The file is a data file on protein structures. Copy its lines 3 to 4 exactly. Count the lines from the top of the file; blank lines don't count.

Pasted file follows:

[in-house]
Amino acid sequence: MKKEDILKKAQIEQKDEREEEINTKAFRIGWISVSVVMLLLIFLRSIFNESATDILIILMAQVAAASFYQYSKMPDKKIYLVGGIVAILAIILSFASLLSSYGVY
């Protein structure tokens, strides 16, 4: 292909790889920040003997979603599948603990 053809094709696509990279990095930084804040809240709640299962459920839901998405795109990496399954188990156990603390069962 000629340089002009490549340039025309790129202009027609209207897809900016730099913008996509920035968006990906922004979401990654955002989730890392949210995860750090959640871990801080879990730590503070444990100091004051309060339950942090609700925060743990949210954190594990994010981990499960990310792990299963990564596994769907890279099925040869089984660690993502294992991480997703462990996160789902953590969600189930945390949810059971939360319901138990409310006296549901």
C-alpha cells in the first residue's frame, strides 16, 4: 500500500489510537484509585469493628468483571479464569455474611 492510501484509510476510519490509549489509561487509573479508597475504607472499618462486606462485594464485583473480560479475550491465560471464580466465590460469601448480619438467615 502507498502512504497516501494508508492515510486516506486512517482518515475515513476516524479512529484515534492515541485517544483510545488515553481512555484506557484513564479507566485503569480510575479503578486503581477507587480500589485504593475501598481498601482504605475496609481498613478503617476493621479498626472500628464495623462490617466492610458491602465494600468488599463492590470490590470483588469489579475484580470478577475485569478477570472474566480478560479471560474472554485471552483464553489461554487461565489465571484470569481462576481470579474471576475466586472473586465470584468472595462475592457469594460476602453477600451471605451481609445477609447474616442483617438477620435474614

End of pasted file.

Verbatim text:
């Protein structure tokens, strides 16, 4: 292909790889920040003997979603599948603990 053809094709696509990279990095930084804040809240709640299962459920839901998405795109990496399954188990156990603390069962 000629340089002009490549340039025309790129202009027609209207897809900016730099913008996509920035968006990906922004979401990654955002989730890392949210995860750090959640871990801080879990730590503070444990100091004051309060339950942090609700925060743990949210954190594990994010981990499960990310792990299963990564596994769907890279099925040869089984660690993502294992991480997703462990996160789902953590969600189930945390949810059971939360319901138990409310006296549901």
C-alpha cells in the first residue's frame, strides 16, 4: 500500500489510537484509585469493628468483571479464569455474611 492510501484509510476510519490509549489509561487509573479508597475504607472499618462486606462485594464485583473480560479475550491465560471464580466465590460469601448480619438467615 502507498502512504497516501494508508492515510486516506486512517482518515475515513476516524479512529484515534492515541485517544483510545488515553481512555484506557484513564479507566485503569480510575479503578486503581477507587480500589485504593475501598481498601482504605475496609481498613478503617476493621479498626472500628464495623462490617466492610458491602465494600468488599463492590470490590470483588469489579475484580470478577475485569478477570472474566480478560479471560474472554485471552483464553489461554487461565489465571484470569481462576481470579474471576475466586472473586465470584468472595462475592457469594460476602453477600451471605451481609445477609447474616442483617438477620435474614